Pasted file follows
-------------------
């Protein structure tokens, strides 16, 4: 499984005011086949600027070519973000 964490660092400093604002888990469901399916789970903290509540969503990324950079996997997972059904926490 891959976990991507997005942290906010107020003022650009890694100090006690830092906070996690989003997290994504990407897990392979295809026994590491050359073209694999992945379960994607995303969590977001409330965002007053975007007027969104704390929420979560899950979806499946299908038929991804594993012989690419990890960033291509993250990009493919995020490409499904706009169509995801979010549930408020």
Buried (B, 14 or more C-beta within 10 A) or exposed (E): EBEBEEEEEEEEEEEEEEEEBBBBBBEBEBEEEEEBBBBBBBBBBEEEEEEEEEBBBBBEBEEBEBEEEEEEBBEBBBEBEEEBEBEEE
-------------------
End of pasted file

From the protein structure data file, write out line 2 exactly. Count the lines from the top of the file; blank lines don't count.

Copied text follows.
Buried (B, 14 or more C-beta within 10 A) or exposed (E): EBEBEEEEEEEEEEEEEEEEBBBBBBEBEBEEEEEBBBBBBBBBBEEEEEEEEEBBBBBEBEEBEBEEEEEEBBEBBBEBEEEBEBEEE